1. In this tax case, the turnover disputed by the assessee is a sum of Rs. 1,63,843.93. This turnover represents the cost of fabrication, supply and erection of trusses, purlins, etc., made by the assessee in the premises of customers. According to the assessee, the property in the goods fabricated and erected in the customers' places passed by accretion to immovable property and that there has been no outright sale of the goods as fabricated to the customers. The said amount represented 16 transactions of various types. But, it can be taken generally that in all these 16 cases, the assessee undertook to fabricate, supply and erect iron trusses, purlins, etc., at the premises of the customers. The facts, as found by the Tribunal, are that in most of the cases, the various parts of the trusses were fabricated in the assessee's factory, then transported to the workspots, assembled there and erected in accordance with the specification and requirement of the customers.
2. According to the assessee, these transactions were not outright transactions of sale, but were only works contracts and that a lump sum amount has been fixed as the value of the contract. The question is whether in the fabrication, supply and erection of the iron trusses, purlins, etc., in the customers' premises, any contract of sale of trusses as such is involved.
3. The Tribunal, relying on the decision of the Kerala High Court in Harrisons & Crosfield Ltd. v. State of Kerala  13 S.T.C. 964, which also treated the supply of steel trusses for a factory building at a specified price as a contract of sale of trusses held that the contracts entered into by the assessee were not works contracts but were sales of fabricated materials to the various customers. The question is whether the view taken by the Tribunal is correct or not.
4. We have perused some of the correspondence between the assessee and its customers. The correspondence shows that the assessee was asked to fabricate, supply and erect the trusses of specified dimensions made of particular sizes of the angles or flats. The assessee had, in accordance with the specifications given by the various customers, manufactured the various parts of the trusses in its factory and transported the same to the premises of the customers and had the trusses assembled at that spot and erected. The invoice drawn by the assessee against the customer is for the lump sum amount including the cost of erection. The invoice does not fix any separate amount for the actual cost of the trusses as manufactured. It is also to be noted that the trusses, as manufactured by the assessee, as per the requirement of the particular customer might not be required by any other customer or sold in the open market. The question is whether the amounts received by the assessee in respect of each of the transactions can be taken to be the sale price of the trusses or whether it is a payment received towards a works contract.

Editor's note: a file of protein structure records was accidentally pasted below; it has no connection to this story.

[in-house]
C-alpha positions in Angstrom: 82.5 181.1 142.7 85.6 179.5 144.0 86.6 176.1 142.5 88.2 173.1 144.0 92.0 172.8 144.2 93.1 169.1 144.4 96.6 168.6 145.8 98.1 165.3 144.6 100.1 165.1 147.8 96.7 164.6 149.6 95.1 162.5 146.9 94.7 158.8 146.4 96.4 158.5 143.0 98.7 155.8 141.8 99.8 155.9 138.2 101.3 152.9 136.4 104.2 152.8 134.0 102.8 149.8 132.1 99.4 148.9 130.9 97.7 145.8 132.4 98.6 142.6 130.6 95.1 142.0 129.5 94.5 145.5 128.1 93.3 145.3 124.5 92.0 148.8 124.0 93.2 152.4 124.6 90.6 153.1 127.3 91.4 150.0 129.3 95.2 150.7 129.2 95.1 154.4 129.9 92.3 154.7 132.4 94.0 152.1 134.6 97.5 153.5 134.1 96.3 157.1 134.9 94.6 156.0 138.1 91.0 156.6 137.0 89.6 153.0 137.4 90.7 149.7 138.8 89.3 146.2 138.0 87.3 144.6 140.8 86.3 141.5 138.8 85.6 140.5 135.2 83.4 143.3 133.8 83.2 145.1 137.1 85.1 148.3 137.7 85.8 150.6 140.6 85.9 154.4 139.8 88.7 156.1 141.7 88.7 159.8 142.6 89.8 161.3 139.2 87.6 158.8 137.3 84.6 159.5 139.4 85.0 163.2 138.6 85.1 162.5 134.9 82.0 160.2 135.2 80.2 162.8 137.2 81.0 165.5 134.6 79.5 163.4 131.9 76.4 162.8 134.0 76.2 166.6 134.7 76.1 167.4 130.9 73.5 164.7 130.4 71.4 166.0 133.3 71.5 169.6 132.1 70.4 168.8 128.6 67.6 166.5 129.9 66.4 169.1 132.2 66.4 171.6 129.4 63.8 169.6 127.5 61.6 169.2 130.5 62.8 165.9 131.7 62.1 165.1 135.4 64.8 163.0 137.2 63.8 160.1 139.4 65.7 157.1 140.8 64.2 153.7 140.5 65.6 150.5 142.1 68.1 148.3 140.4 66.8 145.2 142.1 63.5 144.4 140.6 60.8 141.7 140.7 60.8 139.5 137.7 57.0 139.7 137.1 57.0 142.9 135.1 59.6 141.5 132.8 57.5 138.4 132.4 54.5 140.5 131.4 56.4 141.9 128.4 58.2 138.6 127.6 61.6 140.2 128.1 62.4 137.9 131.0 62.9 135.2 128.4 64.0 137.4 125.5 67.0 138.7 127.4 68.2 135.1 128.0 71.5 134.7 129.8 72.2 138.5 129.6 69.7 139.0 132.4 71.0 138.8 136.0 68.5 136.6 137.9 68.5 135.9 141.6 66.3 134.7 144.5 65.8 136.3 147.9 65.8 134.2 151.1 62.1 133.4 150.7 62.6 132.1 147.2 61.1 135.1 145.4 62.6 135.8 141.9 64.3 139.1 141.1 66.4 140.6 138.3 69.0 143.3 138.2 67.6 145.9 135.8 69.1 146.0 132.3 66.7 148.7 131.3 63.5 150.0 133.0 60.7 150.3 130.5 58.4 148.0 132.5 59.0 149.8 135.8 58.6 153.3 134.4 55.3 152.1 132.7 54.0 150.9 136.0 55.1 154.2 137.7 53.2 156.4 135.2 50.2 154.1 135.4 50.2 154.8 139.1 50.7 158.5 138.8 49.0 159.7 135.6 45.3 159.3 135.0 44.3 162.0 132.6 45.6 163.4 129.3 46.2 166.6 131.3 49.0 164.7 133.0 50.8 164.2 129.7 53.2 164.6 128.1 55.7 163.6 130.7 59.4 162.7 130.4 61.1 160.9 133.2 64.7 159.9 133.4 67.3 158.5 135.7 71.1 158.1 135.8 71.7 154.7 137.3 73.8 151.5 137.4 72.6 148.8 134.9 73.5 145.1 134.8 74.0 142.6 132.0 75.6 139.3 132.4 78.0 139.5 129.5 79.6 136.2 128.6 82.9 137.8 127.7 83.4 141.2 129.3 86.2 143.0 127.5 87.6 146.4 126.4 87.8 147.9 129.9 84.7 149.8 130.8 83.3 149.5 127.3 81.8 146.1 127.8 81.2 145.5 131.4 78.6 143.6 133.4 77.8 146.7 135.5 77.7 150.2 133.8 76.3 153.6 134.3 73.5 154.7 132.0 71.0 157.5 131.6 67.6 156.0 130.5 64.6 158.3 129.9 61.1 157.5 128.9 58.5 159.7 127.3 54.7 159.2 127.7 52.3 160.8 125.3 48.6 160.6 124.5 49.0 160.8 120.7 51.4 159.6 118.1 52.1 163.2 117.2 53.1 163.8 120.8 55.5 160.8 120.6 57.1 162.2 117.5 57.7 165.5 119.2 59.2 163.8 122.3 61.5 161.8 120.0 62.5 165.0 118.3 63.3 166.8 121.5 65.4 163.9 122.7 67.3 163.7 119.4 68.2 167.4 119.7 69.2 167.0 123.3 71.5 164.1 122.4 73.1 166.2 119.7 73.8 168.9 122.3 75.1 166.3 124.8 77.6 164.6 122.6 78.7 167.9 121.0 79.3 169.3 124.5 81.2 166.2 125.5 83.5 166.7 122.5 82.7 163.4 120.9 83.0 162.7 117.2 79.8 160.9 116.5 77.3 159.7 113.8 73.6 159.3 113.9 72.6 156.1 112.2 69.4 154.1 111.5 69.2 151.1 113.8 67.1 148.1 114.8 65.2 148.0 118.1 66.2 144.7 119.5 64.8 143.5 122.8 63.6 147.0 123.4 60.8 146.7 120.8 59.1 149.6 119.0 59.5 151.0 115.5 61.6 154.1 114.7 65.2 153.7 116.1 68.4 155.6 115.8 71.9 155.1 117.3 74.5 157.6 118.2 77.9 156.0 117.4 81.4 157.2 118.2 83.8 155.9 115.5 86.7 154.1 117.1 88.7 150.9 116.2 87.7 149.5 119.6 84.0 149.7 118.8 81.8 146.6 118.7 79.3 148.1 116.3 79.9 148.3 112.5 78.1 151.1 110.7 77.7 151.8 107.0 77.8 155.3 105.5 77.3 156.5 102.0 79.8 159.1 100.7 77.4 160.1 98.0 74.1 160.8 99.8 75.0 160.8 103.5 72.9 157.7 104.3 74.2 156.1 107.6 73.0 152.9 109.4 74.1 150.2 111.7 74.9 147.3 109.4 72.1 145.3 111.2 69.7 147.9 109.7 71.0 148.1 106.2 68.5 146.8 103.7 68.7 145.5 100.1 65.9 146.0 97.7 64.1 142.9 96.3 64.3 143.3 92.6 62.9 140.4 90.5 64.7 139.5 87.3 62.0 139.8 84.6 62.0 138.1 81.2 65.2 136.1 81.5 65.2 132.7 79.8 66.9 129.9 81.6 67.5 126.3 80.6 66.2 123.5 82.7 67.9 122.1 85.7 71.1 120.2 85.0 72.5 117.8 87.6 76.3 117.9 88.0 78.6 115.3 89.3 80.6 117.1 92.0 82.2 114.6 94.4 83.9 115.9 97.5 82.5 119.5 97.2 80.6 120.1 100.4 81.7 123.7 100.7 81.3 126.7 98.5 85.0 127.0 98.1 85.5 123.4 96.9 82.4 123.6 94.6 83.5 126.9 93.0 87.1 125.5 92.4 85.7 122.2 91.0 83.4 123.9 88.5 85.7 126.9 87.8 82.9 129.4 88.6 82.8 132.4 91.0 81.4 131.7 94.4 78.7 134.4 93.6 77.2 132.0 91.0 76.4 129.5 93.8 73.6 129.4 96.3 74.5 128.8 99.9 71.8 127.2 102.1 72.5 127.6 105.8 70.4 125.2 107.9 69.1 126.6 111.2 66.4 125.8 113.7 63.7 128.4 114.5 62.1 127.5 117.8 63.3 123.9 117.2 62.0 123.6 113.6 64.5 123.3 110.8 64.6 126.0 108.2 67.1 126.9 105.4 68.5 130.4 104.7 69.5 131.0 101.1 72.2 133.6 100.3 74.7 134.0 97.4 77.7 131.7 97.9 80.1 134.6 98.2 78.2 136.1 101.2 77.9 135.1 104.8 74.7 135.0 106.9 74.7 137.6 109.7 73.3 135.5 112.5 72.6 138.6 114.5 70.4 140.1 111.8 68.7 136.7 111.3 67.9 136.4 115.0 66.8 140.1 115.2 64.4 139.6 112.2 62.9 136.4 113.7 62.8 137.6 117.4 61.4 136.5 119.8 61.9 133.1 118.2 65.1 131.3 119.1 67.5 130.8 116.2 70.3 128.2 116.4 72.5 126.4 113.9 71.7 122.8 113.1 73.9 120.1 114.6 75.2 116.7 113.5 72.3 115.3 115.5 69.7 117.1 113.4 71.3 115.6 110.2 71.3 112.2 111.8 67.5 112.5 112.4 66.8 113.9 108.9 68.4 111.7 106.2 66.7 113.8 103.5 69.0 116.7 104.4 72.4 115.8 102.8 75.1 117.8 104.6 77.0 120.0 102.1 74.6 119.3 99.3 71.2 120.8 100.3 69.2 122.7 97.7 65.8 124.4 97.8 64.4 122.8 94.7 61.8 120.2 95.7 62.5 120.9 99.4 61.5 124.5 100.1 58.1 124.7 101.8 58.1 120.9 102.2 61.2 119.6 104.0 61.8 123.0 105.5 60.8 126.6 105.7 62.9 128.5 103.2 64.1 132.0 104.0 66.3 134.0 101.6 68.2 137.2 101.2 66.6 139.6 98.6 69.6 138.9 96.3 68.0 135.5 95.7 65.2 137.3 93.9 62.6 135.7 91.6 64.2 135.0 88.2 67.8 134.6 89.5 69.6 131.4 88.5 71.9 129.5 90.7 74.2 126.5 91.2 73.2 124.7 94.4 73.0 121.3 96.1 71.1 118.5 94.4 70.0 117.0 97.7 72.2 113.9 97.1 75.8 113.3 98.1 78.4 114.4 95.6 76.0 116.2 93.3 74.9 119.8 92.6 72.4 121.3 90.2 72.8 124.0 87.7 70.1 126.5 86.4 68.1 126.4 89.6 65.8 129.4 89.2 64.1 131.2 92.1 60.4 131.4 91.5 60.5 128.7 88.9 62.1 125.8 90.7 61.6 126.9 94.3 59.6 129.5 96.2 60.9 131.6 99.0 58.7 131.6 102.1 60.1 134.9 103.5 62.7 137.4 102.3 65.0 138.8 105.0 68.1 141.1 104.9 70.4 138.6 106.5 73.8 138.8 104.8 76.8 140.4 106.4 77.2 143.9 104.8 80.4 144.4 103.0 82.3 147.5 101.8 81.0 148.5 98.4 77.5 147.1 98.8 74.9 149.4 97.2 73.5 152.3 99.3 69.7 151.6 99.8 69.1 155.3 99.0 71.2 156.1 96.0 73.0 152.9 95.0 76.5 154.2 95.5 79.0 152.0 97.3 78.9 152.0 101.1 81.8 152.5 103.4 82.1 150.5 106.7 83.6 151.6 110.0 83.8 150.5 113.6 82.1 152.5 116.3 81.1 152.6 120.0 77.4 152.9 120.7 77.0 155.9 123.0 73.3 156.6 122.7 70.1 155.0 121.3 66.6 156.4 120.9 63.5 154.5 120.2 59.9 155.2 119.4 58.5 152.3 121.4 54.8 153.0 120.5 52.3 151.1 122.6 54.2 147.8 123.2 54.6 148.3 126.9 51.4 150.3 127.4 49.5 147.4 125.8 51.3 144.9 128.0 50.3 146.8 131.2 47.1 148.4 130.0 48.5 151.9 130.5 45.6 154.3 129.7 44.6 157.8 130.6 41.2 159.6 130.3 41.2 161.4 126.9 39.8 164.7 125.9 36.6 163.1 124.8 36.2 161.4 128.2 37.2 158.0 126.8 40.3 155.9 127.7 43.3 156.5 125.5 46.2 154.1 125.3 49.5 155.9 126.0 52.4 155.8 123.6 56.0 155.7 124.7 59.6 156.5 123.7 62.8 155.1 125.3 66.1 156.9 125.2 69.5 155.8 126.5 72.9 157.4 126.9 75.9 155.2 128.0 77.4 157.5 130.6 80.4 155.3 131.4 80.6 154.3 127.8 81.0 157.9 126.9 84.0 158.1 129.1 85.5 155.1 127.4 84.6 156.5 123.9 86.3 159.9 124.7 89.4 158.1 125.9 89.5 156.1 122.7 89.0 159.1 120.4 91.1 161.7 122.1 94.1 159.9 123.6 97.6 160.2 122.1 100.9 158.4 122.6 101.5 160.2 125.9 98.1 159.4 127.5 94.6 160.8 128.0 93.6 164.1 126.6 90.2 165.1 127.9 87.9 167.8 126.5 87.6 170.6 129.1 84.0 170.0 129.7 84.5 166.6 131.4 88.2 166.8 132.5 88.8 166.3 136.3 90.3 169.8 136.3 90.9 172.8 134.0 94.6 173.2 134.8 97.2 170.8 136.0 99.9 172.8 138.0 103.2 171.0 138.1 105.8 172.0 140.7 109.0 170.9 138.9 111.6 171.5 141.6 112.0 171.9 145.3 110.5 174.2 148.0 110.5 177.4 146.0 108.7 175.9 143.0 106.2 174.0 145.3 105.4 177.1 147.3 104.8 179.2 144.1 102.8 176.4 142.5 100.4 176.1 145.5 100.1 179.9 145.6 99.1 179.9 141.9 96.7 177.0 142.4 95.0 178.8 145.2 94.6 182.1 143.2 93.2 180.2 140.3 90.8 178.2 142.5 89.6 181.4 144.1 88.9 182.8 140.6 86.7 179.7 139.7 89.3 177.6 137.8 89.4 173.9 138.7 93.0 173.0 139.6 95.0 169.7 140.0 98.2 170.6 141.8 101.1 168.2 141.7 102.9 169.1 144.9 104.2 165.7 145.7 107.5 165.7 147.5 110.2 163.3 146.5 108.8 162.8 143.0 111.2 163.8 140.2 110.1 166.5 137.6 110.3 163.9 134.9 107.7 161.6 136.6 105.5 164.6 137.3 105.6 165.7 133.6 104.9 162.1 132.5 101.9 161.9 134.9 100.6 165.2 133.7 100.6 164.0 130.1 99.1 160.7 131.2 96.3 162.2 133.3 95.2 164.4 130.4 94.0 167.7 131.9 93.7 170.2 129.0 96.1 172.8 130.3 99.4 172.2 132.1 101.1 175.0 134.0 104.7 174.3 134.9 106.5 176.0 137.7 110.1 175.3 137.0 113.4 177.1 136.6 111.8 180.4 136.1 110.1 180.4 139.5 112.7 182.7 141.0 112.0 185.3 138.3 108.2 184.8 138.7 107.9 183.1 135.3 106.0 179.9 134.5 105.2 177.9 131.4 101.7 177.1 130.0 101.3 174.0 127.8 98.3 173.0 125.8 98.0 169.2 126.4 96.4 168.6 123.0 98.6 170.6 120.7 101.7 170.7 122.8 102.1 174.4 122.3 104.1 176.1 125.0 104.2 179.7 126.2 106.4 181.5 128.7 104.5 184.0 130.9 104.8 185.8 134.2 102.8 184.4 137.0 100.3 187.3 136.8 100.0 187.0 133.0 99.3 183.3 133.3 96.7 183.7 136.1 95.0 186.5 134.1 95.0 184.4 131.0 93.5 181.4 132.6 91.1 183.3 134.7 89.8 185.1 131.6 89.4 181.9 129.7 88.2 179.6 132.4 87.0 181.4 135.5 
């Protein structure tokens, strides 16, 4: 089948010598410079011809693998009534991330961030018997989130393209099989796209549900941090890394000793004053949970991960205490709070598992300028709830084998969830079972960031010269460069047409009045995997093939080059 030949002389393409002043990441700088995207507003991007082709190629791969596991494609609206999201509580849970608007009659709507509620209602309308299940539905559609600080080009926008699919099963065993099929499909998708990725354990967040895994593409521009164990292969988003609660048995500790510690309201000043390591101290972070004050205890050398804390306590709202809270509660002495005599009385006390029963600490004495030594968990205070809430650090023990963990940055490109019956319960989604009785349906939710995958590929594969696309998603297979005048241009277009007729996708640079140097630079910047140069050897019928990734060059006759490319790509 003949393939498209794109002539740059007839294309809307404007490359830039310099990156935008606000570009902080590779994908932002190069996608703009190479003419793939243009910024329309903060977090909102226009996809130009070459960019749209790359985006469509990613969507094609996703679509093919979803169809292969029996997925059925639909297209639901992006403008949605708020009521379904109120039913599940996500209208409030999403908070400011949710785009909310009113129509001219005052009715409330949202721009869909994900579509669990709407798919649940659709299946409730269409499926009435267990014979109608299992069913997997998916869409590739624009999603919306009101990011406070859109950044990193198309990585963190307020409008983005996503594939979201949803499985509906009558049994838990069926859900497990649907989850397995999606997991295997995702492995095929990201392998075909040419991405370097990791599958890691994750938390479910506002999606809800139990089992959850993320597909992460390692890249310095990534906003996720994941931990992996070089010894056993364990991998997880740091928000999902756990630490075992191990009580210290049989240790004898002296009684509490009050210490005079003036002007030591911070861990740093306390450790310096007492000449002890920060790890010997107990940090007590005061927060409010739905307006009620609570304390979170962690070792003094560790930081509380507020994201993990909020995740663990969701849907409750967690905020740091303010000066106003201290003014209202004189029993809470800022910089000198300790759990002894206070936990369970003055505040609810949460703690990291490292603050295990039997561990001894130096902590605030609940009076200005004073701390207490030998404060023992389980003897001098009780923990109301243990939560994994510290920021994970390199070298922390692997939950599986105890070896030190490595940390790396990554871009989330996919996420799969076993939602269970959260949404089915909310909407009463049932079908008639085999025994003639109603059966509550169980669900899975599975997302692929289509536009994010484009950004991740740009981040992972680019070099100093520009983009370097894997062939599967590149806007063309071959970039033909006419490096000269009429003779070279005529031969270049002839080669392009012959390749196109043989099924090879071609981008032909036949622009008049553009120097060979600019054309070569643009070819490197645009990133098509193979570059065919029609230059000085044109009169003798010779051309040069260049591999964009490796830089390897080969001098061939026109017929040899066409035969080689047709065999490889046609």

5. Such a question came up before the Supreme Court in State of Rajasthan v. Man Industrial Corporation Ltd.  24 S.T.C. 349. In that case, pursuant to a notification of the executive engineer, the assessee submitted its tender for fabricating and fixing certain windows in accordance with the designs, specifications, drawings and instructions. The rate quoted by the assessee was based on the current price of the mild steel billets and the price was to be revised if there was a change in the control price of billets supplied to the respondent. The tender was accepted and the assessee carried out the contract for a consolidated sum of Rs. 23,480. The question was whether the said sum represented the sale price of the windows fabricated, supplied and erected by the assessee, or whether it is the amount realised towards a works contract. The Supreme Court held that as the contract undertaken by the assessee was to prepare the window-leaves according to the specifications and to fix them to the building and as there were no two contracts, one for sale and another for service, the property in the goods passed from the assessee to the customer only after fixing of the window-leaves to the building as specified in the contract and that there was no sale of the windows, as such, by the assessee to the customer. According to the Supreme Court, the contract in question was only for execution of a work not involving any sale of goods.